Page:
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每日新闻播报(January 27)

chinadaily.com.cn 2022-01-27 17:24


>Energy conservation and emissions reduction

Aerial photo taken on Aug 17, 2020 shows a photovoltaic power station at the green industrial development park in the Tibetan autonomous prefecture of Hainan, Northwest China's Qinghai province. [Photo/Xinhua]

China will control its total energy consumption and cut the energy consumption per unit of gross domestic product by 13.5% by 2025 compared with 2020 levels, to lay a solid foundation for achieving carbon neutrality, according to a five-year plan on energy conservation and emissions reduction released by the State Council.

Total emissions of chemical oxygen demand and ammonia nitrogen will see an 8-percent drop, and that of oxynitride and volatile organic compounds will be reduced by more than 10% from 2020 levels, said the plan.

"Policies and mechanisms for conserving energy and reducing emissions will be improved, energy use efficiency and control of the discharge of major pollutants in key industries will reach advanced international levels, and notable progress should be made in the green transformation of economic and social development," the plan said.

A total of 10 major projects, including green upgrading in key industries, emissions reduction in communication and logistics industries, and the clean and efficient use of coal, will be launched with clear targets.


>Fiscal revenue jumps 10.7% in 2021

A Chinese clerk counts renminbi yuan banknotes in Nantong, East China's Jiangsu province. [Photo/IC]

China's fiscal revenue rose 10.7% year on year to hit 20.25 trillion yuan in 2021, Xu Hongcai, vice minister of finance, said Tuesday. It nearly doubled from the 2012 figure of 11.73 trillion yuan, Xu said at a press conference.

The central government collected about 9.15 trillion yuan in revenue, up 10.5% year on year, while local governments saw revenue up 10.9%, to 11.1 trillion yuan.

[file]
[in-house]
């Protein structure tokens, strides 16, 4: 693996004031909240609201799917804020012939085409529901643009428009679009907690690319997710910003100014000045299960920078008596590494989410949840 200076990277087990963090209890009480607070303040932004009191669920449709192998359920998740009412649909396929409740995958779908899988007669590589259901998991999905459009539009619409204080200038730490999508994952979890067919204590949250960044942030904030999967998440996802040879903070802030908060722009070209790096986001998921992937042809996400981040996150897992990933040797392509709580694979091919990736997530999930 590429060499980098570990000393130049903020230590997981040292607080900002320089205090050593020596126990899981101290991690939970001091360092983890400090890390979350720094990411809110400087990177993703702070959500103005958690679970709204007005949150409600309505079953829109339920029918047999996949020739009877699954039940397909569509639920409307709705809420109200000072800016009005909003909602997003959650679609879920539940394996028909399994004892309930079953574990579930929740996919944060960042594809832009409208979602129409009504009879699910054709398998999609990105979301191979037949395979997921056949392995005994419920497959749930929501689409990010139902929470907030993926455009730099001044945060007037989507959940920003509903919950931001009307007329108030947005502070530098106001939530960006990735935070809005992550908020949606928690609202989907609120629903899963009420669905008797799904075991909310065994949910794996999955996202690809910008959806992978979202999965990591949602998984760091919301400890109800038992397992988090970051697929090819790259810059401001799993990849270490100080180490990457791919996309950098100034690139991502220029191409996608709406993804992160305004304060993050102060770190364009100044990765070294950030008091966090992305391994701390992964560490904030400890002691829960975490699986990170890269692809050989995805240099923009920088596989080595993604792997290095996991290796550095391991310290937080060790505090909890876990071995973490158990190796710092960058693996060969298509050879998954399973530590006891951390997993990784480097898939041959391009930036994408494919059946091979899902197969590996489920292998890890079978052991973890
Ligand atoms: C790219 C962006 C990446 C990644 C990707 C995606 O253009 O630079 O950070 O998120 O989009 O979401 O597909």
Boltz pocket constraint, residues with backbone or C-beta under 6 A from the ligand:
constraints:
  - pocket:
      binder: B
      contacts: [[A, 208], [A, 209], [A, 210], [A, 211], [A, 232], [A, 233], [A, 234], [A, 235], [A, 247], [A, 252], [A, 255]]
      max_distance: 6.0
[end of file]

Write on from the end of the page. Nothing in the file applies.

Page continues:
"The recovery of economic growth and higher producer prices helped drive up fiscal revenue in central and local governments," Xu said.

Buoyed by rising commodity prices, upstream enterprises reported significant revenue and profit increases last year, driving the growth of fiscal revenue, he said.

The country's fiscal spending edged up 0.3% year on year, to 24.63 trillion yuan in 2021.


>Hurun Global Gazelle Index 2021

The central business district of Beijing. [Photo/IC]

China has the second-highest number of gazelle companies in the world, according to the Hurun Global Gazelle Index for 2021 released on Tuesday.

Gazelle companies refer to start-ups founded in the 2000s that are worth over $500 million and most likely to go "unicorn," or hit a valuation of $1 billion, within three years.

Among the 525 gazelle companies Hurun Research found in the world, 201 are from the US, ranking first on the list, with China in second place with 171.

Seven Chinese cities are included in the top 20. China's financial center Shanghai and capital Beijing grabbed the second and third spots, with 54 and 39 gazelles companies, following San Francisco with 59.

Top five industries attracting gazelles from China are biotech, enterprise services, AI, healthtech and e-commerce.


>IMF downgrades 2022 global growth forecast

The International Monetary Fund (IMF) logo is seen outside the headquarters building in Washington, Sept 4, 2018. [Photo/Agencies]

The International Monetary Fund (IMF) on Tuesday projected the global economy to grow by 4.4% in 2022, down by 0.5 percentage points from October's forecast, according to a newly released update to its World Economic Outlook report.

Growth will slow as economies grapple with supply disruptions, higher inflation, record debt and persistent uncertainty, First Deputy Managing Director Gita Gopinath said at a virtual press briefing. "The rapid spread of the Omicron variant has led to renewed mobility restrictions in many countries and increased labor shortages," said Gopinath, who was previously IMF's chief economist.

She added that while Omicron will weigh on activity in the first quarter of 2022, this effect will fade starting in the second quarter.


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